ESTEEMED Program Blasts Off

<p>Introducing the first cohort of ESTEEMED scholars.</p>

<p>Front row (L-R): Alexandria Neal, Trey Quinn, and Zaria Hardnett. Middle row (L-R): Clinton Smith, Rhiannon Wackes Meléndez, Giancarlo Riccobono, and Kaiya Mitchell. Back row (L-R): Thiago Esslinger, Cayla Jones, and Nathan Haileyesus.</p>

Introducing the first cohort of ESTEEMED scholars.

Front row (L-R): Alexandria Neal, Trey Quinn, and Zaria Hardnett. Middle row (L-R): Clinton Smith, Rhiannon Wackes Meléndez, Giancarlo Riccobono, and Kaiya Mitchell. Back row (L-R): Thiago Esslinger, Cayla Jones, and Nathan Haileyesus.

Ten freshmen are blazing a new trail and making history at the Georgia Institute of Technology as the inaugural cohort of students in one of the nation’s first two ESTEEMED programs, supported by the National Institutes of Health (NIH) and designed to increase diversity in the biomedical research workforce.

“It’s exciting that they only chose two programs from this first round of funding, and we are one of them,” said Manu Platt, an associate professor in the Wallace H. Coulter Department of Biomedical Engineering, who is directing the program.

The other ESTEEMED program is also based in Georgia at Savannah State University, the oldest HBCU (Historically Black College and/or University) in the state.

“I think this speaks highly of Georgia Tech, its commitment to diversity, and the historic record we have of demonstrating this commitment for a new and highly experimental program,” added Platt, a researcher in the Petit Institute for Bioengineering and Bioscience, whose co-investigators in the ESTEEMED program are Wendy Newstetter and Cassie Mitchell, both faculty members of the Coulter Department. Mitchell is also a Petit Institute researcher while Newstetter is assistant dean iof educational research and innovation in the College of Engineering.

ESTEEMED, which stands for ‘Enhancing Science, Technology, EnginEering, and Math Educational Diversity,’ is a five-year, $1.7 million program funded by the National Institute of Biomedical Imaging and Bioengineering (NIBIB, a division of NIH) that supports early preparation in undergraduate education in STEM fields. According to Platt, the goal is to have an impact on groups historically underrepresented in STEM, groups that include racial/ethnic minorities, people with disabilities, those from underprivileged backgrounds, and intersections of these categories.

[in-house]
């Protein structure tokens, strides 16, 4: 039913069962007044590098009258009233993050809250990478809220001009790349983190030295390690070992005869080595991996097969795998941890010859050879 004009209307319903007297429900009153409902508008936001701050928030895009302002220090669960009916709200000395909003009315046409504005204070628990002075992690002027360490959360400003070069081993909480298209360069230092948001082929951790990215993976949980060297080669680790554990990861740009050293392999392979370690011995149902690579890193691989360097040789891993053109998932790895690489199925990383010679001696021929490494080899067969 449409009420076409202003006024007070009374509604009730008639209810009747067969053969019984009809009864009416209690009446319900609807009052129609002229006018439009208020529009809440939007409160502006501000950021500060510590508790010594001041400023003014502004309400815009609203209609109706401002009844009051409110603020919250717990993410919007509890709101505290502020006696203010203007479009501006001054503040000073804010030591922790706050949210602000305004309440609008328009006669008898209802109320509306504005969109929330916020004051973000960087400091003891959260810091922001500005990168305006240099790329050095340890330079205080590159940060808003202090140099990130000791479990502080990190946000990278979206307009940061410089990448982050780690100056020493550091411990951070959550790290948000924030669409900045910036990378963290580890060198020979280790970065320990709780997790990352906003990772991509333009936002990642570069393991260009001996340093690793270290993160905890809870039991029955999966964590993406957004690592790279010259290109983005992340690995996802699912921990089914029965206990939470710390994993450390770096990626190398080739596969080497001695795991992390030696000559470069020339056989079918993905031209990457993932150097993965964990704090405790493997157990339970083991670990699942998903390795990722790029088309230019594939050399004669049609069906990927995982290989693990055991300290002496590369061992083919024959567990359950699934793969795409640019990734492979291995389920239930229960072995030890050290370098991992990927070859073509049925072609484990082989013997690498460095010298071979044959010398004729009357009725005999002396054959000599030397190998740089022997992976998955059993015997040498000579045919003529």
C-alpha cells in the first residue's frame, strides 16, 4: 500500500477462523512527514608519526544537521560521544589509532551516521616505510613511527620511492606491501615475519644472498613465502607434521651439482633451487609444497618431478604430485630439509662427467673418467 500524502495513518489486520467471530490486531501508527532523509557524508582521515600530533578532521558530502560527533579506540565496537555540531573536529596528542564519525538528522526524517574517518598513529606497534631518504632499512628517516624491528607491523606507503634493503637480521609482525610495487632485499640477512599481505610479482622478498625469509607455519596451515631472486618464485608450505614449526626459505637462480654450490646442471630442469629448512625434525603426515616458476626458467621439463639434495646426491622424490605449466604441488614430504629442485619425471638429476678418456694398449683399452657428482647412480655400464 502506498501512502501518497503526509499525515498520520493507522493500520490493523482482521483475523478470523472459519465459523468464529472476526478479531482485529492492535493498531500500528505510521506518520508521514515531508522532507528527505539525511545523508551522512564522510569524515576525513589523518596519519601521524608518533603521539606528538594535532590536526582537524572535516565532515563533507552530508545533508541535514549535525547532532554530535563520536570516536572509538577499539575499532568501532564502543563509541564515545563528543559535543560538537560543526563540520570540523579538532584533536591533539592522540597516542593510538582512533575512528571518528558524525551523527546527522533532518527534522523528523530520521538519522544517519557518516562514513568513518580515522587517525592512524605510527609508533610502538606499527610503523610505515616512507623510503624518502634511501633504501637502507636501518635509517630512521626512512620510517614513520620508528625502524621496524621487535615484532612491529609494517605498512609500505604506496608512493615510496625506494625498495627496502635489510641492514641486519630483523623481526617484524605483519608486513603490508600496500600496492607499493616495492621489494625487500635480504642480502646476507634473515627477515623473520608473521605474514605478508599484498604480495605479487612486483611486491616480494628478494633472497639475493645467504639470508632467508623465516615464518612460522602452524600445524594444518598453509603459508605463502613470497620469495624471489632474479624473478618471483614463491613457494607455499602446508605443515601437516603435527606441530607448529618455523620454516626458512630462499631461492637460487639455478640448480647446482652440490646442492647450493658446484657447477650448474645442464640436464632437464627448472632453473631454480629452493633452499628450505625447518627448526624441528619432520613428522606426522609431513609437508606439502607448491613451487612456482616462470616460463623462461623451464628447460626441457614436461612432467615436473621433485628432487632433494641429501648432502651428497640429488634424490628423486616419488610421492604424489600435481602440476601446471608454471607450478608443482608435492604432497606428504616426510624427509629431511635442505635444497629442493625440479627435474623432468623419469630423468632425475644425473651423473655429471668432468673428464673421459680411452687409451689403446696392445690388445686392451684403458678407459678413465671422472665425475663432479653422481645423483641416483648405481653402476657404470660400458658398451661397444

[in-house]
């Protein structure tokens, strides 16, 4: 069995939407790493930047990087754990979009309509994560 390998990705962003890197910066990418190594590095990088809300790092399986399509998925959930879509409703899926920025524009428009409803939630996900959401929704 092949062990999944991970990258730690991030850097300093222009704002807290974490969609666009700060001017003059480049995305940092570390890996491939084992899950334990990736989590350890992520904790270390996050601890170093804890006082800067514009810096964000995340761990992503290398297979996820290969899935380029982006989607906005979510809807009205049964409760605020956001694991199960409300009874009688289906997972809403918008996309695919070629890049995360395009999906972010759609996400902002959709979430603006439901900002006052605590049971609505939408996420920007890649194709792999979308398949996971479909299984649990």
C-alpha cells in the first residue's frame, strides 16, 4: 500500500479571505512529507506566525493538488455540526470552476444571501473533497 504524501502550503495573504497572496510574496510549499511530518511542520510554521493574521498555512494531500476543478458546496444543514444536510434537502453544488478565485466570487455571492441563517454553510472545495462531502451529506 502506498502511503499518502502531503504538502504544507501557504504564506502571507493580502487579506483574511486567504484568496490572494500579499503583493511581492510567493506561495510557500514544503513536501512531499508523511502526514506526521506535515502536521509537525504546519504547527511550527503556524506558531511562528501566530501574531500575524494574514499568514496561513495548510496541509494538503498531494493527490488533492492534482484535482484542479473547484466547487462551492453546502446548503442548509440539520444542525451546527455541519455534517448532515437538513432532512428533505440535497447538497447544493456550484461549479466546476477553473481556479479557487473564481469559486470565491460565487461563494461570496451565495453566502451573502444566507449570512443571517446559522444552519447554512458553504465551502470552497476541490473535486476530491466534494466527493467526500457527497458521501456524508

The first cohort of students, who gathered for a fall semester ESTEEMED orientation meeting on Tuesday, Sept. 11, are: Thiago Esslinger, biochemistry; Nathan Haileyesus, biomedical engineering; Zaria Hardnett, neuroscience; Cayla Jones, chemistry; Kaiya Mitchell, biomedical engineering; Alexandria Neal, chemistry; Trey Quinn, computer science; Giancarlo Riccobono, biomedical engineering; Clinton Smith, biomedical engineering; Rhiannon Wackes Meléndez, biomedical engineering.

These students were part of an ESTEEMED required ‘Summer Bridge Program,’ helping to ease the transition to college life, something Platt experienced when he was a new student at Morehouse College, and the inspiration for the grant he submitted to NIH almost two years ago.

“I was in a pre-freshman summer program at Morehouse and I equate a lot of my success with that,” said Platt, who finished high school in Delaware. “I came down the summer before my freshman year and met the best friends of my life. It was very helpful, something I didn’t realize at the time – you do it because it’s part of your scholarship, but then you realize later what a big impact it had.”

He’s hoping the scholars embarking on the ESTEEMED journey will realize the impact sooner. There’s a lot expected from these students. Participants are expected to eventually enter an advanced honors program for juniors and seniors, which aims to prepare them for doctoral programs in biomedical research fields.

Student expectations and mandatory activities include: cohort study sessions; individual and small group meetings with professors; extended, mentored lab research experiences; journal club reading; leadership opportunities; blogging assignments; travel to and participation in national science research conferences; and other professional development opportunities.

“This is a new program, a new model, and we want to have an early impact that can be sustained,” Platt said. “We want that jump from high school to college to be great, so that they land with excellent GPA’s. And we want to break down the barriers between students and faculty, so that they see faculty as their friends.”

Faculty lunches with ESTEEMED scholars will help break down those barriers, and the students’ laboratory research experiences will be enhanced by the participation of grad students and postdocs who will serve as mentors.

Platt also expects the students’ participation in science conferences and workshops will provided a critical added value.

“Those experiences will expose them to difference science and scientists,” he said. “It will spark their imaginations and help them realize that a career in biomedical research is an excellent idea.”


<p>Manu Platt addresses the new cohort of ESTEEMED scholars.</p>

Manu Platt addresses the new cohort of ESTEEMED scholars.

News Contact

Jerry Grillo
Communications Officer II
Parker H. Petit Institute for
Bioengineering and Bioscience